Corporations may now shout from the rooftops their political preferences. Ahoy hoy, all. I’m back with another provocative music-accompanied blog, but I’m a gonna stick the video behind the fold since the place is jumpin’ and it’s getting cluttery on the homepage.
Alright then, so earlier today the Supreme Court released a decision striking a first blow against the foundation of the McCain/Feingold Incumbent Protection Bill. Good on ’em. Roberts and Alito are the gift from President Bush that will keep on giving for years to come. I’m no constitutional scholar, but it seems to me that political speech is precisely what our Founding Fathers meant when they said Congress shall pass no law, blah blah blah. Only the mind of a long-time Washington incumbent could see it otherwise.
The corrupting influence of money on Washington. That’s all they’re trying to stop. It’s not their fault voters keep sending corruptible politicians to Washington, but they sure as heck fire aren’t going to stand idly by while “outside influences” try to “lobby” their “representative” or “speak” any criticism directed at Washington. The only good money in Washington is the money they’ve extracted from taxpayers at the point of a gun.
And they damn sure don’t need private interests telling how they should spend it.
You want less money in Washington? How’s about from now on we only send you a flat 10% off the top, no tax dollars off investments or savings, and no goddamned death tax? You cut the budget back by about 40%, use the extra to pay down the debt, and quit picking winners and losers in the market. Maybe if our government didn’t take it upon itself to manage the tiniest details of our lives there would be no need for the corrupting influence of money on Washington. And just to make it fair, we’re going to slap a millionaire surtax of 40% on all campaign contributions over $250,000 to any individual or organization. Then ban all federal employees and their unions from making campaign contributions.
Where’s the fun and arbitrary exercise of power in that though? And this isn’t an issue that cuts one way. Republicans did no better when they had the reins. Hence the voter rage. We can’t trust any of these bastards to actually make the federal government smaller. The idea of a budget smaller than the previous year’s is incomprehensible. There is no end to the utter minutia that must be overseen by Washington. People don’t like it, and McCain/Feingold was all about not allowing voters to be reminded of that fact within 60 days of an election.
McCain. Just one of many reasons I had to hold my nose when I voted for the improvident lackwit. It’s perfectly poetic that his own signature legislation helped Obama stomp a mudhole in his ass. Besides the obvious money advantage, some Republican-leaning organization could have chipped in some actual, serious, factual attack ads against Obama’s veneer of moderation. God bless the old coot for his service to the US, but if his campaign was indicative of a potential presidency we may actually be better off with Obama.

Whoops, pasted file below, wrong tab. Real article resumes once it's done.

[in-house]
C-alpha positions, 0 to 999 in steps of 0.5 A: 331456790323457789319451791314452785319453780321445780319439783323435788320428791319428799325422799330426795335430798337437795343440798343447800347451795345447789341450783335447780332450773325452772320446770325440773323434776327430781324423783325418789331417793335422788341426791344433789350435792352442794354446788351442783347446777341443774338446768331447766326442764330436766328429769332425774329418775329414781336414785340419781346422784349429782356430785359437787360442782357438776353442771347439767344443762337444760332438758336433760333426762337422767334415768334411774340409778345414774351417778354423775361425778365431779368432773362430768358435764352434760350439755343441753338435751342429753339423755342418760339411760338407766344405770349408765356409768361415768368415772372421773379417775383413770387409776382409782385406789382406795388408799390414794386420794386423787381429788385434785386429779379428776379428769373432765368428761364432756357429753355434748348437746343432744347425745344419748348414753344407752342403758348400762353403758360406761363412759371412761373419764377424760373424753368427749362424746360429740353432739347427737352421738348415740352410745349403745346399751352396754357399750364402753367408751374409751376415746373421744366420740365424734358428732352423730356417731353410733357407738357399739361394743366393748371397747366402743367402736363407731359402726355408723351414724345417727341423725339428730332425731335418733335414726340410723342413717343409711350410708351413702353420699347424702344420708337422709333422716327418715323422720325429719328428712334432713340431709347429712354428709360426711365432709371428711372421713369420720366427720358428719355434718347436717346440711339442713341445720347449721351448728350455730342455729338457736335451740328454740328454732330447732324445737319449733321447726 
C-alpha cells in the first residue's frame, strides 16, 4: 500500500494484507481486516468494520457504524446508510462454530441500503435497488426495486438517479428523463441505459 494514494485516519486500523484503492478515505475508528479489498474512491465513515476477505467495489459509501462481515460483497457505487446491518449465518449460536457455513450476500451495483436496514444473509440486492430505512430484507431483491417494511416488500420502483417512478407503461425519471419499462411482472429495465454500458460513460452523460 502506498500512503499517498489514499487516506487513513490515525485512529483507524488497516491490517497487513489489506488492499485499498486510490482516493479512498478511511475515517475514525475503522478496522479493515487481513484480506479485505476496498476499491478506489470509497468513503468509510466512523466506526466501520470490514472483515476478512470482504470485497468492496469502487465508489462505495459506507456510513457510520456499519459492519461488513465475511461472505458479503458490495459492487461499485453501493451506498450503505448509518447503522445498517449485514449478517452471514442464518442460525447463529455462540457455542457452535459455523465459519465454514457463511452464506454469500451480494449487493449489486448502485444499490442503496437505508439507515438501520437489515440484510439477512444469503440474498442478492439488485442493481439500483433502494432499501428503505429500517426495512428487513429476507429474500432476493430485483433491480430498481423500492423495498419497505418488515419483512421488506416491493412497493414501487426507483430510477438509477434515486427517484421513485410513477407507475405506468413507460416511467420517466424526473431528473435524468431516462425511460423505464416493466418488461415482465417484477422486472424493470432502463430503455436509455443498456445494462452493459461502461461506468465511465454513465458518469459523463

The pulling off a Band-aid brand adhesive bandage theory, right? Of course Obama’s campaign was all sunshine, lollipops, and rainbows and we can see how that worked out. Appearances can be so deceiving.
So naturally we get sputtering outrage from Obama and his cronies in Congress. Pledges to hurriedly pass legislation that somehow circumvents the Court’s admonition that political speech is the most protected kind of speech. When “corporations” don’t have to pay “taxes” then arguing Congress can restrict their “right” to “attack” elected “representatives” becomes at least a little more compelling. Not quite as compelling as NAMBLA’s arguments for pederasty, but at least more compelling than what we’re being fed now.
Does anyone want to bet whether they’re boneheaded enough to try and cram through a bill restricting campaign speech before the mid-terms? I’m already dipping my teabag in anticipation of the newly unfettered corporate campaign speech we’ll see from this day forth. I don’t think I’m alone in dipping my teabag these days. Scott Brown has given the people some breathing room in the Senate and the teabagging movement that installed him into Ted Kennedy’s Seat is energized and eagerly awaiting the next dipping in 2010. Maybe, someday, the “Boston Tea Party” could become synonymous with some sort of grassroots uprising against overbearing governance.
All I know is now Haliburton is now free to go all in on the Cheney/Cheney ticket for 2012. Guaranteed Guiness Book World Record for simultaneous teabagging. I prefer Bigelow’s Constant Comment, iced and lighly sweetened.